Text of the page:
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This One Diet Detail Is "Absolutely Essential" to Weight Loss, Scientist Says

It's also crucial for your overall health, according to this professor of metabolism and biomedicine.

Maybe you meal-plan with discipline and exercise routinely… and yet your weight still isn't coming off the way you'd hoped. One metabolism scientist is highlighting an important point for you to make a priority if you want to lose weight effectively. Unfortunately, for some people, this important nutrition tip may be easily overlooked.

Ben Bikman, PhD, leads a biology and physiology laboratory at Brigham Young University and is the author of Why We Get Sick: The Hidden Epidemic at the Root of Most Chronic Disease—and How to Fight It. Bikman's research focuses largely on insulin resistance and the systemic diseases that are often related to weight gain and obesity.

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Bikman recently contributed content to the website for one local Salt Lake City television station, There, he discussed what he believes are keys to optimizing health, metabolism, and weight management.

Among his key tips, Bikman advised that getting enough sleep is important to managing weight because sleep helps the body regulate hormone levels. He also said regular exercise is necessary in any form that inspires you to move… but without quality sleep, exercise alone probably won't deliver maximum benefit.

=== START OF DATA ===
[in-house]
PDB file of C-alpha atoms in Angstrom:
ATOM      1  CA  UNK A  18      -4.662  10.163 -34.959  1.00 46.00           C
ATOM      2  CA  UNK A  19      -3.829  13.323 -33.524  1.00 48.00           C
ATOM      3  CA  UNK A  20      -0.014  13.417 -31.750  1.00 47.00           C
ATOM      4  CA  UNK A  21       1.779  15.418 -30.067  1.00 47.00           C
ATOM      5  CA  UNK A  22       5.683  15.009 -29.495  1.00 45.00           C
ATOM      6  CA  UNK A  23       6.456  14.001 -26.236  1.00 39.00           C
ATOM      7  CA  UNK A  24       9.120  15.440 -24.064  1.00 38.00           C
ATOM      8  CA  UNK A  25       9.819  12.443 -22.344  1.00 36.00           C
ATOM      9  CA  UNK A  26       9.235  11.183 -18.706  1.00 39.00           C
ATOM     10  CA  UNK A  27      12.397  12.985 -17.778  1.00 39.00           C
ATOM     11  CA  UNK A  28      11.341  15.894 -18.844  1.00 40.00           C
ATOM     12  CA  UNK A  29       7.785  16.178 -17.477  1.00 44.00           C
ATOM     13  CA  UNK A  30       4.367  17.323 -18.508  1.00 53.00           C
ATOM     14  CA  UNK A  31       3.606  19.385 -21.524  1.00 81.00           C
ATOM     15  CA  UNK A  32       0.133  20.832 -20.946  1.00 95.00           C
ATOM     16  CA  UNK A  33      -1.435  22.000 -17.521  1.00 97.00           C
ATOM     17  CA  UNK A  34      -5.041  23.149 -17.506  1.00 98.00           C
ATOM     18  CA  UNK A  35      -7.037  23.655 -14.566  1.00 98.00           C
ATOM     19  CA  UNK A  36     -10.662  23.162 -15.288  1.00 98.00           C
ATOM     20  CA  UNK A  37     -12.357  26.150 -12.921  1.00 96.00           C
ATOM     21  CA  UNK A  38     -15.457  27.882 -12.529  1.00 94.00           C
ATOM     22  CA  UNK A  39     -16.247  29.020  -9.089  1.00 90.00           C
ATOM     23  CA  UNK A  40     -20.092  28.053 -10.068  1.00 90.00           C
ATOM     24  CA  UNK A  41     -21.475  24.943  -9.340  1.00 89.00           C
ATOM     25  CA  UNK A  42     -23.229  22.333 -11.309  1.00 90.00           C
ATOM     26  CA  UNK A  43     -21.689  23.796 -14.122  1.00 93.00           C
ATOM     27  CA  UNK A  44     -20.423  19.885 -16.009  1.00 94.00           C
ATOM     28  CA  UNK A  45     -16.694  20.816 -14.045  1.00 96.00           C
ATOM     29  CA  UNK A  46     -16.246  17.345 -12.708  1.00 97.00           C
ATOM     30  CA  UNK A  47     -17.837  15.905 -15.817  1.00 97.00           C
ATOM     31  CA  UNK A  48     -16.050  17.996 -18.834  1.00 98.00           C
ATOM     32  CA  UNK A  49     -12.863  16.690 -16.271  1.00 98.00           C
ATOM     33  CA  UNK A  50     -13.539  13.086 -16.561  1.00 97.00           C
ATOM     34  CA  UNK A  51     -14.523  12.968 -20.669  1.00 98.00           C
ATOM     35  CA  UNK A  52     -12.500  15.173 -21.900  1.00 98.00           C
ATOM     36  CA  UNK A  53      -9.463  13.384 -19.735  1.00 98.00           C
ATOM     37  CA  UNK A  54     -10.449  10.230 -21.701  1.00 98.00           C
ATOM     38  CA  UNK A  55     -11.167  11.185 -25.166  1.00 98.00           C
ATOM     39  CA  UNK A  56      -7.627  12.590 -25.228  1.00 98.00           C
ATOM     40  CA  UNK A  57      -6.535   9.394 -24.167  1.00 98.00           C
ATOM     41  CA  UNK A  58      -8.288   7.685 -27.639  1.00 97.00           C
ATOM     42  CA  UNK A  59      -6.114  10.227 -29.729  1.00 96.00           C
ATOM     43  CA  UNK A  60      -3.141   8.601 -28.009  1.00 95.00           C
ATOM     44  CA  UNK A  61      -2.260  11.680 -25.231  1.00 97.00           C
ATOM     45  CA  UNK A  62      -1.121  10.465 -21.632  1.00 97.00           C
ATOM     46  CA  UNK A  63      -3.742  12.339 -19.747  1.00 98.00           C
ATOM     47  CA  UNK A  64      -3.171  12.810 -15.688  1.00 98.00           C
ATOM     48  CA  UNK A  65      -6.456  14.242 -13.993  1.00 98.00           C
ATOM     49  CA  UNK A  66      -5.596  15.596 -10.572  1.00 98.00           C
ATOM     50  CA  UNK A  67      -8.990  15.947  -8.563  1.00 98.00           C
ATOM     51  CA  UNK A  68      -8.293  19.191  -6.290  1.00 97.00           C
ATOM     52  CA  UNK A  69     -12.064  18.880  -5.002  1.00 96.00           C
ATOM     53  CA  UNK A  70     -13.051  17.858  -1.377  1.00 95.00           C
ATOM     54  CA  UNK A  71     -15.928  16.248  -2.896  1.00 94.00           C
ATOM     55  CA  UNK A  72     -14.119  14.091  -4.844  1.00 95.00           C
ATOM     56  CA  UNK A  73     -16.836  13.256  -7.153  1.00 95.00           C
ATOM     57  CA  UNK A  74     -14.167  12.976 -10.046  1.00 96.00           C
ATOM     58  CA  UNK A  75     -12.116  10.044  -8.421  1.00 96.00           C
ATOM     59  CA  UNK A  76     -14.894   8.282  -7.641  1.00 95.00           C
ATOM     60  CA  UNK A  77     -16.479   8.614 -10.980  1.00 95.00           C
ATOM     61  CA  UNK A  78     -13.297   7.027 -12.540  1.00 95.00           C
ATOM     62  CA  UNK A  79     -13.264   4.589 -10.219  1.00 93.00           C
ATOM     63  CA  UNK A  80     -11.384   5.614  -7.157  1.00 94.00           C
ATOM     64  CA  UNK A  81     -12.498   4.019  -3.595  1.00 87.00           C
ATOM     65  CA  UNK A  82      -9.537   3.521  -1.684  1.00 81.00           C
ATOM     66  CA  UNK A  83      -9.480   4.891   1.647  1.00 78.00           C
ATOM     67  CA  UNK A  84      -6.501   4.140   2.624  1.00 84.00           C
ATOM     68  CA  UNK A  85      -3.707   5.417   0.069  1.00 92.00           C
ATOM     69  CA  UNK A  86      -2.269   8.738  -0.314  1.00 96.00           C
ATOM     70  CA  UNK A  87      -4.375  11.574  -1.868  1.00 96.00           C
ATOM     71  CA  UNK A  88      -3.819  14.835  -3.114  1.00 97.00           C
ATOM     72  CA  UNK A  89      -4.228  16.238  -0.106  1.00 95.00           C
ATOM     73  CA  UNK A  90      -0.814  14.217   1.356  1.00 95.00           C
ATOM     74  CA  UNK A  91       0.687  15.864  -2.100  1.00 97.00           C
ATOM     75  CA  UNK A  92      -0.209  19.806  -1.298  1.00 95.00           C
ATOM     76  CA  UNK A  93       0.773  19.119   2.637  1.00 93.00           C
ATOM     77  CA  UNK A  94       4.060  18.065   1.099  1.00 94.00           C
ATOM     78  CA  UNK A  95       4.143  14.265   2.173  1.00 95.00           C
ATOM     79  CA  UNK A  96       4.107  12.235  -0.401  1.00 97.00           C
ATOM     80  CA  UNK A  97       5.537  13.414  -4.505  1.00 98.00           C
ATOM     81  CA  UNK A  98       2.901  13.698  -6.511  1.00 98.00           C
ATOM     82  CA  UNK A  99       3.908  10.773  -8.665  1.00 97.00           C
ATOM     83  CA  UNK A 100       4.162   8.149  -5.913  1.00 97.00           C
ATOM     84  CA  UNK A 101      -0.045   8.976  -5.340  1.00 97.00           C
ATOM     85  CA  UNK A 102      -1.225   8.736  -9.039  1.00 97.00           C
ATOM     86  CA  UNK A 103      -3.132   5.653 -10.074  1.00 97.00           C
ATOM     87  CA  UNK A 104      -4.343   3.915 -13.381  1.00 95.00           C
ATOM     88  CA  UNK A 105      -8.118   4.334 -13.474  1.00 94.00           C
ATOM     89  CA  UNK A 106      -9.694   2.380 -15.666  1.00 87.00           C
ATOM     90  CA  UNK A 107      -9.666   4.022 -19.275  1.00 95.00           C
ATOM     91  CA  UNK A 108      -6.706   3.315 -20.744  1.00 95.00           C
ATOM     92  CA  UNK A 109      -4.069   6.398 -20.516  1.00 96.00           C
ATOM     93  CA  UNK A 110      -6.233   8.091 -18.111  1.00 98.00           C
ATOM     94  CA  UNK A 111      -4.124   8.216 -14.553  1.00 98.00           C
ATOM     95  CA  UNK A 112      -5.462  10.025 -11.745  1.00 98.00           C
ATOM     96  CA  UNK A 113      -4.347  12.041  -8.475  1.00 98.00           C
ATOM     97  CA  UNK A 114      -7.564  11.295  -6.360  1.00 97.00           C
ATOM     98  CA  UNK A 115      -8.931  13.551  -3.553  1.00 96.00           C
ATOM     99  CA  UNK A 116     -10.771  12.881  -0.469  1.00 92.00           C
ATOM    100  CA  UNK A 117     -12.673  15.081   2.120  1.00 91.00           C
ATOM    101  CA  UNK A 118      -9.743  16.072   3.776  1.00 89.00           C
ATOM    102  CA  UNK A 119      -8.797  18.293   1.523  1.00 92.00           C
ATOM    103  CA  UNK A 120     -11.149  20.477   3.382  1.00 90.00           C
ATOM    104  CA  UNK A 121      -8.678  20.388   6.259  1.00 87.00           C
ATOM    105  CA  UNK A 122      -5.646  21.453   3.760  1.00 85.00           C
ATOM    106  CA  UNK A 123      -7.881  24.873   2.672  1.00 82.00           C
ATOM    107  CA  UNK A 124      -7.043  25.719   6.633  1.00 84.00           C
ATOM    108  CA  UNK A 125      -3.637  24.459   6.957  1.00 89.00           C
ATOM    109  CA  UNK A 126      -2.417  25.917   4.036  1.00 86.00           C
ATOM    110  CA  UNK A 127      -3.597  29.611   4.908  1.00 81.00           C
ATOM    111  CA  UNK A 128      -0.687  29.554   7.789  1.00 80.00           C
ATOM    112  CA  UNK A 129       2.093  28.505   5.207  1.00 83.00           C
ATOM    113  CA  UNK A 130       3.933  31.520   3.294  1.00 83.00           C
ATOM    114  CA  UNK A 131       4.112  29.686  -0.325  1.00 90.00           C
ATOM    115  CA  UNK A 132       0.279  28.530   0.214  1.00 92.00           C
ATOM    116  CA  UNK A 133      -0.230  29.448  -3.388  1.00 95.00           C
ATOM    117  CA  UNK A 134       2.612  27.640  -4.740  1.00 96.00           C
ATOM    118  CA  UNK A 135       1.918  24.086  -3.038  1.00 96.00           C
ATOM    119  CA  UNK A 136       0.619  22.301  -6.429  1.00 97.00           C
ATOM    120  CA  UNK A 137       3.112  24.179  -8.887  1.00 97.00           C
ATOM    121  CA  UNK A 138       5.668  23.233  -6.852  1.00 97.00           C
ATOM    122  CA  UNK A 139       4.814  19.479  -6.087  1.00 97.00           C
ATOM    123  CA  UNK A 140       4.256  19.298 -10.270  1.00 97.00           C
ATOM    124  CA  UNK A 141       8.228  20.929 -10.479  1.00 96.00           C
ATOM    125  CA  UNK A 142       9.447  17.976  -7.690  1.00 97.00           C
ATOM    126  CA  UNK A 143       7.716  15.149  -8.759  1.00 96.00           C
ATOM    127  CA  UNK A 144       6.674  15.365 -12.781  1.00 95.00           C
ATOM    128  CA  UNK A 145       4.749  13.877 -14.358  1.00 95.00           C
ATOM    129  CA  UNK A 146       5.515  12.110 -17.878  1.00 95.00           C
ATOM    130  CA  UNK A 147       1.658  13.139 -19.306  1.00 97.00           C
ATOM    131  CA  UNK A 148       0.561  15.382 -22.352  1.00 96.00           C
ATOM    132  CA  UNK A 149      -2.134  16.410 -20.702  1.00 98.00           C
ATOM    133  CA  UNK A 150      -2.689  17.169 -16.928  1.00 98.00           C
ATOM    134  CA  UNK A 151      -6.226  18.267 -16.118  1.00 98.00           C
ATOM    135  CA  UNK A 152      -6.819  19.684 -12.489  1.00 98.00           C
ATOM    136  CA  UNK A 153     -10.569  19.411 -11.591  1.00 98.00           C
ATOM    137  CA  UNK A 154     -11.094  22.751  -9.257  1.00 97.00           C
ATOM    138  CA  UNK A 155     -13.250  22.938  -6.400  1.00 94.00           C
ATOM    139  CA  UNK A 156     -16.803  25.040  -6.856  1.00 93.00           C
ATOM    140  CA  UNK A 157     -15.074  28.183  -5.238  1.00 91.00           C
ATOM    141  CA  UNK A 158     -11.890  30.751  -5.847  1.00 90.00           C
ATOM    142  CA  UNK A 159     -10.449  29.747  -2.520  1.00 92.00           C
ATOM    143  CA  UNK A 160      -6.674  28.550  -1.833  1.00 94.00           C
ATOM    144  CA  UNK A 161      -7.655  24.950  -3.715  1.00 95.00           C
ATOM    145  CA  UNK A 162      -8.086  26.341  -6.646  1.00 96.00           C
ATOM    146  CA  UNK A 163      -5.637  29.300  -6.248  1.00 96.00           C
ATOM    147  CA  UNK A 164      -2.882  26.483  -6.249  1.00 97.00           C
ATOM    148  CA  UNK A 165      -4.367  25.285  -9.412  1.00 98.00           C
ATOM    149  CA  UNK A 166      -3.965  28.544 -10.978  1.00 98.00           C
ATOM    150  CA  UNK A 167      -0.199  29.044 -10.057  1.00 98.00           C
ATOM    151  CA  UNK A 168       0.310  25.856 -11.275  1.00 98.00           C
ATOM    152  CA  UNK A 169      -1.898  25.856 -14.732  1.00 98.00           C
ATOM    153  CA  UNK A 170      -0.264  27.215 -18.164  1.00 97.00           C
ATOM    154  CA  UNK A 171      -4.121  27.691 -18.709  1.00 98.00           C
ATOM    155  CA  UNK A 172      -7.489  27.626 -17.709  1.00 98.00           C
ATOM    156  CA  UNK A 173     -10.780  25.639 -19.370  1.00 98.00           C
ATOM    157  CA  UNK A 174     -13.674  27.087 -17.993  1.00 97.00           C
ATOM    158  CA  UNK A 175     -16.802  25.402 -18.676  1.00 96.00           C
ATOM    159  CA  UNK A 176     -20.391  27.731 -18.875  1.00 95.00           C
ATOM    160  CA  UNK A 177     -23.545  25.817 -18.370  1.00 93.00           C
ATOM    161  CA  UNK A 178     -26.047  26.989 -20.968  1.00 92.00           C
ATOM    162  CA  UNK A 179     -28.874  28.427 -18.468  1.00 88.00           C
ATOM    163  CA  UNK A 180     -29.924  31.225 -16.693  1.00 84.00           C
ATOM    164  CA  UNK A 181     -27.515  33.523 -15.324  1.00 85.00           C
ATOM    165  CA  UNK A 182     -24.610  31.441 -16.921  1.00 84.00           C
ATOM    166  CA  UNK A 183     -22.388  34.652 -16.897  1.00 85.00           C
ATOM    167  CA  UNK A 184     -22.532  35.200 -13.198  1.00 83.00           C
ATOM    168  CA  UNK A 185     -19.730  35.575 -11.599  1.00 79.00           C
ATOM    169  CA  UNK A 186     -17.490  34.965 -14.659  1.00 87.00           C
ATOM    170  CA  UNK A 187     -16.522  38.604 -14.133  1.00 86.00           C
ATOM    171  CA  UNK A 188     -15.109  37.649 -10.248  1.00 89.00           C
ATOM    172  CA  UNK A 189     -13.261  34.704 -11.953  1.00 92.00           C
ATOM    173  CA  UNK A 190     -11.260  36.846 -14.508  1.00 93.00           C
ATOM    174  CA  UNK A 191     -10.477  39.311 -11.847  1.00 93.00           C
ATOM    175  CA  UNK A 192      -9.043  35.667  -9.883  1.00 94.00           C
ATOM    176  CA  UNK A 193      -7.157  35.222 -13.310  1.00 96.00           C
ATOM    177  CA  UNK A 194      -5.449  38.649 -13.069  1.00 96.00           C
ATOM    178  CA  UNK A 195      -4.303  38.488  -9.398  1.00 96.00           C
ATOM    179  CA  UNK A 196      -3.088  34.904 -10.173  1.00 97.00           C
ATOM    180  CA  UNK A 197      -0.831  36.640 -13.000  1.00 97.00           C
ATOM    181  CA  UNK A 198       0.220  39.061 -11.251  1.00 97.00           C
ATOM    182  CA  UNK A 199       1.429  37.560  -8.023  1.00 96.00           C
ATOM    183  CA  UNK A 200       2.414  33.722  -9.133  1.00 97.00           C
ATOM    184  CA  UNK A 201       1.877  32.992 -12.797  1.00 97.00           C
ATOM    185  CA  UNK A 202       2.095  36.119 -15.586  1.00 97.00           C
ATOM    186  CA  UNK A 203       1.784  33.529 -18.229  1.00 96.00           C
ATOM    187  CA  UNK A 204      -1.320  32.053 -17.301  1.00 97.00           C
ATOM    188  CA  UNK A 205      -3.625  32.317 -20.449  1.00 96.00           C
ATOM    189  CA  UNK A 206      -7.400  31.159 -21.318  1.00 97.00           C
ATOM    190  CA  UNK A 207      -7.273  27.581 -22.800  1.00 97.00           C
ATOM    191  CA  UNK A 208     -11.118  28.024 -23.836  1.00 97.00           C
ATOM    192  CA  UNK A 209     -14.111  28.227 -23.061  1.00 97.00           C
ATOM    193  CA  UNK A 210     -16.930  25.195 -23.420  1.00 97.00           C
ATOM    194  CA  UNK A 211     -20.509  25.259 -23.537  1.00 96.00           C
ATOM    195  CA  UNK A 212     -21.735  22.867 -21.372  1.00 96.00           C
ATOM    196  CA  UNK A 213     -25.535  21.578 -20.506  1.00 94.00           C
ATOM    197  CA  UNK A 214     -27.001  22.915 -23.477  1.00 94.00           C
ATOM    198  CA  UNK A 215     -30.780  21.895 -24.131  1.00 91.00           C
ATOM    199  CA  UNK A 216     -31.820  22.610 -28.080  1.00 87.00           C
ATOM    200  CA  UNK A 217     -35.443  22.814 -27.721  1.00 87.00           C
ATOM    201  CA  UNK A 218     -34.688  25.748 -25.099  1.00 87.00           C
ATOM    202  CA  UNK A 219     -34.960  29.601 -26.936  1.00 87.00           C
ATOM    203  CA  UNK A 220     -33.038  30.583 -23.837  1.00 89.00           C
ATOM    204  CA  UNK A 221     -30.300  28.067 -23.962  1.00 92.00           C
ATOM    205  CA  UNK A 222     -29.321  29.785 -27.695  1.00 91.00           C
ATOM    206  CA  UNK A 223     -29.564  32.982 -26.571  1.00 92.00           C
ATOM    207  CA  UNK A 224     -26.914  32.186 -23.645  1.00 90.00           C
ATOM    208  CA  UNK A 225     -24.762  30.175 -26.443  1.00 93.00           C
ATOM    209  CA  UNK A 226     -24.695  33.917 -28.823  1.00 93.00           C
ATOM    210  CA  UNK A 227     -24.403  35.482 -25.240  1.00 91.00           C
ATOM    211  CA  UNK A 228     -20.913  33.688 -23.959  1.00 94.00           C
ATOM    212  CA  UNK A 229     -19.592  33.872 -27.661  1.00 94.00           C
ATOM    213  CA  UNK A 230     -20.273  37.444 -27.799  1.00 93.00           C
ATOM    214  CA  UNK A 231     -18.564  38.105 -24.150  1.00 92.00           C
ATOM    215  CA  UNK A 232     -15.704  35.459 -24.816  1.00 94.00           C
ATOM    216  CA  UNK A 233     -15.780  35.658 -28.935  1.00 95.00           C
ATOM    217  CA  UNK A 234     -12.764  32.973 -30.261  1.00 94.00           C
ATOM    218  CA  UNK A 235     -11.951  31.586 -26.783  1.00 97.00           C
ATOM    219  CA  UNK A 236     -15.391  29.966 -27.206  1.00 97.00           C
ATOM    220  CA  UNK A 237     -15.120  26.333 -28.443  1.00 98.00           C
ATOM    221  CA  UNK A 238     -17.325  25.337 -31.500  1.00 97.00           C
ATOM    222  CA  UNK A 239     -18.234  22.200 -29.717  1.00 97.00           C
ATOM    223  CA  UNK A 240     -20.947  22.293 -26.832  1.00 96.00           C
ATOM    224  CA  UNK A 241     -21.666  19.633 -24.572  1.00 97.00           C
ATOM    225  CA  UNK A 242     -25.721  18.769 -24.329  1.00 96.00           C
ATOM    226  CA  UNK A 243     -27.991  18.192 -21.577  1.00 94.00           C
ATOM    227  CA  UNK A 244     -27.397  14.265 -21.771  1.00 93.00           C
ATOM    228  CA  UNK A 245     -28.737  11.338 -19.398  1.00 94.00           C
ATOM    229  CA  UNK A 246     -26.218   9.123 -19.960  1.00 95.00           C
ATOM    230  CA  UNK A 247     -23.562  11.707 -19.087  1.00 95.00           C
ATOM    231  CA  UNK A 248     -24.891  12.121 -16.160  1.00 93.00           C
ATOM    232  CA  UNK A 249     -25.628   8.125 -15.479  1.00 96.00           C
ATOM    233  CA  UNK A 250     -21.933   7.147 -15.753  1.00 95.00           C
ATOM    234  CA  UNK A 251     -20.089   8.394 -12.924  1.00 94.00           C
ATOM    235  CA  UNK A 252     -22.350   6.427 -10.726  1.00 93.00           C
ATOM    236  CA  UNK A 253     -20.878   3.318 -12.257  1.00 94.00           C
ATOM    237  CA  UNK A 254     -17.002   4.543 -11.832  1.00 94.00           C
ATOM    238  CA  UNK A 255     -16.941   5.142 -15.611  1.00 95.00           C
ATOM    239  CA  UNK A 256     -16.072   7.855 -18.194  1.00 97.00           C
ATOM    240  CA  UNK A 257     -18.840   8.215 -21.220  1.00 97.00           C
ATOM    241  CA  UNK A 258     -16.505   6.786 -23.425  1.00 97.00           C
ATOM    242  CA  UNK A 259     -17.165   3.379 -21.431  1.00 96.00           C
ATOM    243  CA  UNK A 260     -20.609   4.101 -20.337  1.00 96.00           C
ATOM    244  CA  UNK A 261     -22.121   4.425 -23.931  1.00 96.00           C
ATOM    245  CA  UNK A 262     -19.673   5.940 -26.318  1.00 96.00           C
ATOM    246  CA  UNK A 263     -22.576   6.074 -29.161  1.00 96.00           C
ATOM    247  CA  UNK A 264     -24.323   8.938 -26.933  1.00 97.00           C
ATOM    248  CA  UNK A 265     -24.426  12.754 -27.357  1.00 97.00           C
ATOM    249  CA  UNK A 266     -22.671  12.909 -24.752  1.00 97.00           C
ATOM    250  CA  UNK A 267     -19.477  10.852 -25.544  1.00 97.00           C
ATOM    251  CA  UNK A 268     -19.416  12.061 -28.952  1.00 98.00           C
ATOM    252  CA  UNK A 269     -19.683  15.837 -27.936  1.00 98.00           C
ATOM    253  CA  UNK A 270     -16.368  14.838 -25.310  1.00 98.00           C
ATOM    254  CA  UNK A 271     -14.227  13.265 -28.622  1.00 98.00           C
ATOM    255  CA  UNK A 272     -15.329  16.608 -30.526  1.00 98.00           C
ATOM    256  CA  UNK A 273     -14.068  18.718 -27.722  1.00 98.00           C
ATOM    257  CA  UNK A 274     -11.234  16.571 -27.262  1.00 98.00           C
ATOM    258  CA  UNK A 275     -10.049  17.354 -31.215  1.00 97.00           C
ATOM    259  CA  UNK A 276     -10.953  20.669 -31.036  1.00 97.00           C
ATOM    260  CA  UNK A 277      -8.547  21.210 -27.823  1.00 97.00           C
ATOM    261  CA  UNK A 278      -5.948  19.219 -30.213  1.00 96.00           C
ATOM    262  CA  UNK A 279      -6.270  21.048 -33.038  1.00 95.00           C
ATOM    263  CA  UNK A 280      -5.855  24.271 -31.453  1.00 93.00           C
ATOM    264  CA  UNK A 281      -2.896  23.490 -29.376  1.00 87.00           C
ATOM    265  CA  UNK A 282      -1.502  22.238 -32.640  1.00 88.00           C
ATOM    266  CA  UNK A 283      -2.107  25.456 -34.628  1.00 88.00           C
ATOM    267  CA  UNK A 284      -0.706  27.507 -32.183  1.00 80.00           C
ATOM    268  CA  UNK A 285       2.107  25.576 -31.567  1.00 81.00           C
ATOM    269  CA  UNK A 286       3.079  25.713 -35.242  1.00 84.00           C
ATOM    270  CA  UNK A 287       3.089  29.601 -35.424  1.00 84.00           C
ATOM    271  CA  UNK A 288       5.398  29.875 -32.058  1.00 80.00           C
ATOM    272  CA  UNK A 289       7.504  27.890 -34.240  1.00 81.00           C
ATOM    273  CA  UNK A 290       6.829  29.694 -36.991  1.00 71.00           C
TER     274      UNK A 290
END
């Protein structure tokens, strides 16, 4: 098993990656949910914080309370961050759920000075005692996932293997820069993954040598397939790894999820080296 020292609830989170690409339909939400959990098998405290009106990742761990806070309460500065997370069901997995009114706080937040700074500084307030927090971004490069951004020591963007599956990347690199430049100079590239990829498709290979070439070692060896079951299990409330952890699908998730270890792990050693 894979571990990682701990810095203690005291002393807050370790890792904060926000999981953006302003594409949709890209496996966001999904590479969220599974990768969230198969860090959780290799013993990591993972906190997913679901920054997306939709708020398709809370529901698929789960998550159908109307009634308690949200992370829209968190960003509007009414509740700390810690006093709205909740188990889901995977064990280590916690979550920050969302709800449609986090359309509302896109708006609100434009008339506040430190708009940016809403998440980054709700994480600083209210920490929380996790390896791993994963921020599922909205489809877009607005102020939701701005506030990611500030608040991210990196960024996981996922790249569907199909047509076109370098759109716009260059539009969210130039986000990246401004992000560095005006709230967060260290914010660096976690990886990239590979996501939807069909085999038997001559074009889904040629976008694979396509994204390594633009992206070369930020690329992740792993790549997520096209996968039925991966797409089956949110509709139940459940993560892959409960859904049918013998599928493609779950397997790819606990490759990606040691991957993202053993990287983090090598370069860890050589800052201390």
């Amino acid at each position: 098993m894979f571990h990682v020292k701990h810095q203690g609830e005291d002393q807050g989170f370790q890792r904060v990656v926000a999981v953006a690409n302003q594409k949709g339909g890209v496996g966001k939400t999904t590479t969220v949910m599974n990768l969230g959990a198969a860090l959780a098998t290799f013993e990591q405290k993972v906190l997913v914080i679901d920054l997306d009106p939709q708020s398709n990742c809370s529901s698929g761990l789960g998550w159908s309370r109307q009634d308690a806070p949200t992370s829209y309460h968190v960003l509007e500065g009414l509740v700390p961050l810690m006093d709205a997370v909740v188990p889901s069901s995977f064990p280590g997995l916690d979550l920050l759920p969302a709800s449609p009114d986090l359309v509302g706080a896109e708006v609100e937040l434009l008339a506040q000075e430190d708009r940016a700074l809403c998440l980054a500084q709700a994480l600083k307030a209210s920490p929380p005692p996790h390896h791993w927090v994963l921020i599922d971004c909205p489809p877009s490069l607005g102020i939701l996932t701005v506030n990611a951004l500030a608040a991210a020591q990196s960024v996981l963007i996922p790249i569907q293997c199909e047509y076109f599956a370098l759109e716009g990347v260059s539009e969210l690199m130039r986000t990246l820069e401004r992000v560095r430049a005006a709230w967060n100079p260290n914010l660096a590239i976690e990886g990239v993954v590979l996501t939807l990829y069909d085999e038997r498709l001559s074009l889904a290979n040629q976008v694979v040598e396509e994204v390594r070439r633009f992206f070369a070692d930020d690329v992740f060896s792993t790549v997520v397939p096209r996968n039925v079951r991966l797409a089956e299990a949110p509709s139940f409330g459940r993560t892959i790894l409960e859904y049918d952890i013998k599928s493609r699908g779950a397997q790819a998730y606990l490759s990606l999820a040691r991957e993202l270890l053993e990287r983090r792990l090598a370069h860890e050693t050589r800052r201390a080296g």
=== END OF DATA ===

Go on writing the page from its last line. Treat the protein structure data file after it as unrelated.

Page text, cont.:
When it comes to diet, Bikman has spoken about one element of eating that he said is "absolutely essential" to successfully managing weight: Keeping blood glucose low.

Science has shown one reason for that is because when blood glucose—commonly known as "blood sugar"—is too high, the body has to find something to do with that extra sugar. At that stage, the excess sugar in the blood gets converted to fat.

Bikman suggests focusing diet on proteins and healthy fat, while limiting sugar consumption, can help keep blood glucose stable while helping you feel satiated and energized throughout the day.


A recent paper published in the Journal of the American College of Cardiology suggests that from childhood, it's important to eat healthy and stay active in order to avoid metabolic dysfunction and endocrinological disorders, such as diabetes, later in life.

Krissy Gasbarre
Krissy is a senior news editor at Eat This, Not That!, managing morning and weekend news related to nutrition, wellness, restaurants and groceries (with a focus on beverages), and more. Read more about Krissy